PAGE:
“Coherence” by Watkins is one of our favourite leadership books. It is about the physiology of decision making as a CEO. Alan wrote a blog about it
Summary of coherence
If I would summarise it in two sentences, it is about being aware of your emotions and particularly about being aware of your amygdala (the fight or flight switch in your brain). Only make decisions when you are calm. To do that you need to be in control of your breathing, bringing your heart beat down.
The CEO as the metronome
If the CEO is calm, the organisation is calm. The image I always get is that of a metronome. Put 1000 metronomes in a room, running at different speeds. Eventually they all sync. The calm heartbeat of the CEO should be the metronome of an organisation.
The neuroscience behind leadership
Since then we have been interested in the physiology and neuroscience behind leadership. Hence Buddha’s Brain, which is about the neuroscience behind meditation. Meditation is also about breathing. Which is why advice every CEO to meditate and calm the mind. When you’re very relaxed, it’s hard to feel stressed or upset.
Your brain is three pounds of tofu-like tissue containing 1.1 trillion cells, including 100 billion neurons. On average, each neuron receives about five thousand connections, called synapses, from other neurons. A typical neuron fires 5– 50 times a second. In the time it takes you to read this paragraph, quadrillions of signals will travel inside your head.
The number of possible combinations of 100 billion neurons firing or not is approximately 10 to the millionth power, or 1 followed by a million zeros, in principle; this is the number of possible states of your brain. To put this in perspective, the number of atoms in the universe is estimated to be “only” about 10 to the eightieth power.
Future of the mind
In “The future of the mind” Michio Kaku explains what that means in mechanical terms. To build a copy of the brain with the current technology would not just need a single Blue Gene computer but thousands of them, which would fill up not just a room but an entire city block. The energy consumption would be so great that you would need a thousand-megawatt nuclear power plant to generate all the electricity. And then, to cool off this monstrous computer so it wouldn’t melt, you would need to divert a river the size of the river Hudson and send it through the computer circuits.
It is remarkable that a gigantic, city-size computer is required to simulate a piece of human tissue that weighs three pounds, fits inside your skull, raises your body temperature by only a few degrees, uses twenty watts of power, and needs only a few hamburgers to keep it going.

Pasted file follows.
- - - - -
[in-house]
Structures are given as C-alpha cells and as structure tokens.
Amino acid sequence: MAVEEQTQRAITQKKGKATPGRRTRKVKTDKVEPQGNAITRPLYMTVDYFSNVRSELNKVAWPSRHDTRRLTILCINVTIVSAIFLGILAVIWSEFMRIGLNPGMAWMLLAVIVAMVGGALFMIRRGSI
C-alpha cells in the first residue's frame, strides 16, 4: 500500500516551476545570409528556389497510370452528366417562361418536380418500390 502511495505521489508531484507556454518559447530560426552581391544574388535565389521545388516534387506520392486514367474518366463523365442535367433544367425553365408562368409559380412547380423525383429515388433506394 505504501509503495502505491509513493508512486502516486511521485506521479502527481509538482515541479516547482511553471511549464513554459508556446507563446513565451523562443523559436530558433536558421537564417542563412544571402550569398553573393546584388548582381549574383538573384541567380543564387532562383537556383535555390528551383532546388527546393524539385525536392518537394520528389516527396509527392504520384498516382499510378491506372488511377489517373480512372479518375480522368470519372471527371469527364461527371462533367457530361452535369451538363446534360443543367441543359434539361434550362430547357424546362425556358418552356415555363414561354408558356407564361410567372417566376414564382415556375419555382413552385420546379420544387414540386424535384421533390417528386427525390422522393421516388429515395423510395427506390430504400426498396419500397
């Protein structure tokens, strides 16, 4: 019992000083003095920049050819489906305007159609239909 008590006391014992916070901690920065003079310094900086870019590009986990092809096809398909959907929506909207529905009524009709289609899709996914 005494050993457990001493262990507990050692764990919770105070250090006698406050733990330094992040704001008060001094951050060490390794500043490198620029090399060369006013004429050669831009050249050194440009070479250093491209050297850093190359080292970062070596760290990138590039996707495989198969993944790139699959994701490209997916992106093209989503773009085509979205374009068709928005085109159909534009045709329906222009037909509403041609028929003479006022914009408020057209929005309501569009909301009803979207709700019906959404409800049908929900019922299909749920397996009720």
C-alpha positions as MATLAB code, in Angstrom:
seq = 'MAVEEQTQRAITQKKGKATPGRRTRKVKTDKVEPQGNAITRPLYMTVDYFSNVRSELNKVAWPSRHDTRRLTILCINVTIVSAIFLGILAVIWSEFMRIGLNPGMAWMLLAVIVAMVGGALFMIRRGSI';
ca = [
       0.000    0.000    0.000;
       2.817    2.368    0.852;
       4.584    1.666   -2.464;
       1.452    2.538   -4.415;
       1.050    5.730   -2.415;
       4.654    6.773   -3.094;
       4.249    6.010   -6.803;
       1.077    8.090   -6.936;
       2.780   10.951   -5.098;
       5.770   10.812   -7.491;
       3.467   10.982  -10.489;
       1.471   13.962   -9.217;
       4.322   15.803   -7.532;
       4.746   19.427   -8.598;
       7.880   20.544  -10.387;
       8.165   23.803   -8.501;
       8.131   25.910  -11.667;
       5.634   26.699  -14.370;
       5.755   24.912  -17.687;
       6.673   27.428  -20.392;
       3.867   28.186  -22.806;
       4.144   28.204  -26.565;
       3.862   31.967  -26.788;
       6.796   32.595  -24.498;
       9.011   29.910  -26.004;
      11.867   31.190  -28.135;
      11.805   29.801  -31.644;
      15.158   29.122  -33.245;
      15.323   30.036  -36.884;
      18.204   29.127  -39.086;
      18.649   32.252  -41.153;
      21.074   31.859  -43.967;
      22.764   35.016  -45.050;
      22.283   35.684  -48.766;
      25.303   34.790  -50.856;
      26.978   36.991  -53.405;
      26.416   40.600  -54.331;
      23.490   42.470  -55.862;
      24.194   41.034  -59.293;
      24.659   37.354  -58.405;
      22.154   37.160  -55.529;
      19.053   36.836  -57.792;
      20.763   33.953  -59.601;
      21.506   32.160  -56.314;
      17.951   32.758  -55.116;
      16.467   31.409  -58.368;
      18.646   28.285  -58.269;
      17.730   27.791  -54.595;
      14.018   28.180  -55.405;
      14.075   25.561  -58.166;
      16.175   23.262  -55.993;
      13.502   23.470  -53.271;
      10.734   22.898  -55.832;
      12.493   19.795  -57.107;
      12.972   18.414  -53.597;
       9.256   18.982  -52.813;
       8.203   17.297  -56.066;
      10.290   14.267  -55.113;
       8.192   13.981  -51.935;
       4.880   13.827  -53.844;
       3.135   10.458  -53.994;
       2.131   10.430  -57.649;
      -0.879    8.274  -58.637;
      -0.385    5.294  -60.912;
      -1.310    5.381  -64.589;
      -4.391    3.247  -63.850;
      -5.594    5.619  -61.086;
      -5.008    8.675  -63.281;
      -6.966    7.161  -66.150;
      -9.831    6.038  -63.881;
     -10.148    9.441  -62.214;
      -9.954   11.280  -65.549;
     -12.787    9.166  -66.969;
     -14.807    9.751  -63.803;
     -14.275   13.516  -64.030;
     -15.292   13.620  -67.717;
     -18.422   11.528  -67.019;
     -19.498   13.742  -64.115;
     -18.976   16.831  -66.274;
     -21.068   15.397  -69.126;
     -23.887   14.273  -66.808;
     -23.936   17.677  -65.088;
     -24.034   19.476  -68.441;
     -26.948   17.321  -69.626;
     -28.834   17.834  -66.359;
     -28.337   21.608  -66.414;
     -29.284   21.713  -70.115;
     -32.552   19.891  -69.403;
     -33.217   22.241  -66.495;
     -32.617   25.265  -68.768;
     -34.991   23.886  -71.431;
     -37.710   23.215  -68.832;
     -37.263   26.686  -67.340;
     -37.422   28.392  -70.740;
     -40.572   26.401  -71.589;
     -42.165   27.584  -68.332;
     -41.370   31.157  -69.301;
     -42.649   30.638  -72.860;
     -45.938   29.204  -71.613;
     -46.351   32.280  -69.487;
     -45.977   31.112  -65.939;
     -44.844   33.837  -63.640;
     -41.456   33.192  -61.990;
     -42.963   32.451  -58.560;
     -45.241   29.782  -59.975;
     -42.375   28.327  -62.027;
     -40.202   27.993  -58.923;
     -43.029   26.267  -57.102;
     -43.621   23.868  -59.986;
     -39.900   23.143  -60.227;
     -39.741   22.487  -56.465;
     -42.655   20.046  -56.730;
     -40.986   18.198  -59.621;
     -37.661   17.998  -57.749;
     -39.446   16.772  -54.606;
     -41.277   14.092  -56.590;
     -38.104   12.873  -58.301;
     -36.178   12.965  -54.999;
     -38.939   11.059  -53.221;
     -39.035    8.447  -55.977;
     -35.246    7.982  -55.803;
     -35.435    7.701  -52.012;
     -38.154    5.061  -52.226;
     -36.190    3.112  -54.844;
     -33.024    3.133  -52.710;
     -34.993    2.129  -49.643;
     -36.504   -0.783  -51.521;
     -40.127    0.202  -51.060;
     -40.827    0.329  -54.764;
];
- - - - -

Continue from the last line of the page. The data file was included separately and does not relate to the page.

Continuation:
Kaku also goes into the quantum mechanics of your brain. Alternate universes, free will, time, laws of motion. Riveting stuff. One thing to ponder; EEG scans show that the brain has made the decision about three hundred milliseconds before the person becomes aware of it. In quantum computing, three milliseconds is a lifetime.
Negative trumps positive
I think we can all agree that the brain is a powerful thing. The problem with it is this. In the old days, to survive a hostile environment, our brains have been wired to remember the negative. Your hippocampus makes sure it’s stored carefully for future reference. Once burned, twice shy. Your brain is like Velcro for negative experiences. Negative experiences leave a mental residue. “Buddha’s mind” shows that, neurologically, you can cleanse yourself of that negativity. You can physically build happiness and hardwire that into your brain.
Your brain systems
The book explains how the parasympathetic nervous system, sympathetic nervous system, the autonomic nervous system, parasympathetic nervous system and the enteric nervous system all work and how those are linked to unconscious incompetence, conscious incompetence, conscious competence, and unconscious competence.
Positive mental attitude
You should create, preserve, and increase positive memories, and prevent, eliminate, or decrease negative ones. This rebuilding process gives you the opportunity, right down in the micro-circuitry of your brain, to gradually shift the emotional shadings of your brain into being more positive.
Emotions have global effects since they organise the brain as a whole. Consequently, positive feelings have far-reaching benefits, including a stronger immune system. They lift your mood; increase optimism, resilience, and resourcefulness; and help counteract the effects of painful experiences. It’s a positive cycle: good feelings today increase the likelihood of good feelings tomorrow.
Program your brain
The book will tell you how the neuroaxis, the brain stem, the diencephalon, the hypothalamus, the limbic systems: the anterior cingulate cortex and the amygdala work. For example, you can create intentions physically in the brain, ensuring your inner experience of things coming together toward a unified aim reflects a neural coherence.
What that means is that you can program your brain. Which that means you can program to become a better, happier CEO, which in turn means happier employees, which in turn means a more profitable business.